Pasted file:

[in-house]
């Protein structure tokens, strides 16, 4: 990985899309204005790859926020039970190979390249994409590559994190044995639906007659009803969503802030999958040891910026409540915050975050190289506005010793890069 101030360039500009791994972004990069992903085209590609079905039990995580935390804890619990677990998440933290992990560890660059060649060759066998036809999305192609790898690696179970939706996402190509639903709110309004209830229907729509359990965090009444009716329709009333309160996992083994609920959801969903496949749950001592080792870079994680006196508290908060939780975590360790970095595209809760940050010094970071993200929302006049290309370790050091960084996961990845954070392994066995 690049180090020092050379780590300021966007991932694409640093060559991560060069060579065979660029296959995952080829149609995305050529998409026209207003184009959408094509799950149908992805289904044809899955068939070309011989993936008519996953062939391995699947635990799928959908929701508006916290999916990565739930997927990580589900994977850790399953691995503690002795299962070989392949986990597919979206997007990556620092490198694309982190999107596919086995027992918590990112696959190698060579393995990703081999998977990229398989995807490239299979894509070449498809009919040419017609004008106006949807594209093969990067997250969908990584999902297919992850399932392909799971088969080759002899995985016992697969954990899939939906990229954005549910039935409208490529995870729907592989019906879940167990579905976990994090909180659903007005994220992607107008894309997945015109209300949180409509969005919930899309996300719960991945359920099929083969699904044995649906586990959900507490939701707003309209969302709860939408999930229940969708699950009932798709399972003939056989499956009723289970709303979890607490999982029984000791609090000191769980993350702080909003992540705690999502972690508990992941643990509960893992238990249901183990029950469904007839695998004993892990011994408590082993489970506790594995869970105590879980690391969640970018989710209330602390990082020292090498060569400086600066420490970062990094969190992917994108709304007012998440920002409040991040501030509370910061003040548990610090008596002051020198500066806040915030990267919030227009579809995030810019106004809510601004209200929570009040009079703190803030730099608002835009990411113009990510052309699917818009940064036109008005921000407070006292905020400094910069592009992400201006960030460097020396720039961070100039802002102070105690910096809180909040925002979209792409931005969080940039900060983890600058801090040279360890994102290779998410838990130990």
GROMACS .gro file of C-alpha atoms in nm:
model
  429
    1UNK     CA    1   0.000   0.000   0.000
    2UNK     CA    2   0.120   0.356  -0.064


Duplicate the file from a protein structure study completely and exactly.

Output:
[in-house]
């Protein structure tokens, strides 16, 4: 990985899309204005790859926020039970190979390249994409590559994190044995639906007659009803969503802030999958040891910026409540915050975050190289506005010793890069 101030360039500009791994972004990069992903085209590609079905039990995580935390804890619990677990998440933290992990560890660059060649060759066998036809999305192609790898690696179970939706996402190509639903709110309004209830229907729509359990965090009444009716329709009333309160996992083994609920959801969903496949749950001592080792870079994680006196508290908060939780975590360790970095595209809760940050010094970071993200929302006049290309370790050091960084996961990845954070392994066995 690049180090020092050379780590300021966007991932694409640093060559991560060069060579065979660029296959995952080829149609995305050529998409026209207003184009959408094509799950149908992805289904044809899955068939070309011989993936008519996953062939391995699947635990799928959908929701508006916290999916990565739930997927990580589900994977850790399953691995503690002795299962070989392949986990597919979206997007990556620092490198694309982190999107596919086995027992918590990112696959190698060579393995990703081999998977990229398989995807490239299979894509070449498809009919040419017609004008106006949807594209093969990067997250969908990584999902297919992850399932392909799971088969080759002899995985016992697969954990899939939906990229954005549910039935409208490529995870729907592989019906879940167990579905976990994090909180659903007005994220992607107008894309997945015109209300949180409509969005919930899309996300719960991945359920099929083969699904044995649906586990959900507490939701707003309209969302709860939408999930229940969708699950009932798709399972003939056989499956009723289970709303979890607490999982029984000791609090000191769980993350702080909003992540705690999502972690508990992941643990509960893992238990249901183990029950469904007839695998004993892990011994408590082993489970506790594995869970105590879980690391969640970018989710209330602390990082020292090498060569400086600066420490970062990094969190992917994108709304007012998440920002409040991040501030509370910061003040548990610090008596002051020198500066806040915030990267919030227009579809995030810019106004809510601004209200929570009040009079703190803030730099608002835009990411113009990510052309699917818009940064036109008005921000407070006292905020400094910069592009992400201006960030460097020396720039961070100039802002102070105690910096809180909040925002979209792409931005969080940039900060983890600058801090040279360890994102290779998410838990130990």
GROMACS .gro file of C-alpha atoms in nm:
model
  429
    1UNK     CA    1   0.000   0.000   0.000
    2UNK     CA    2   0.120   0.356  -0.064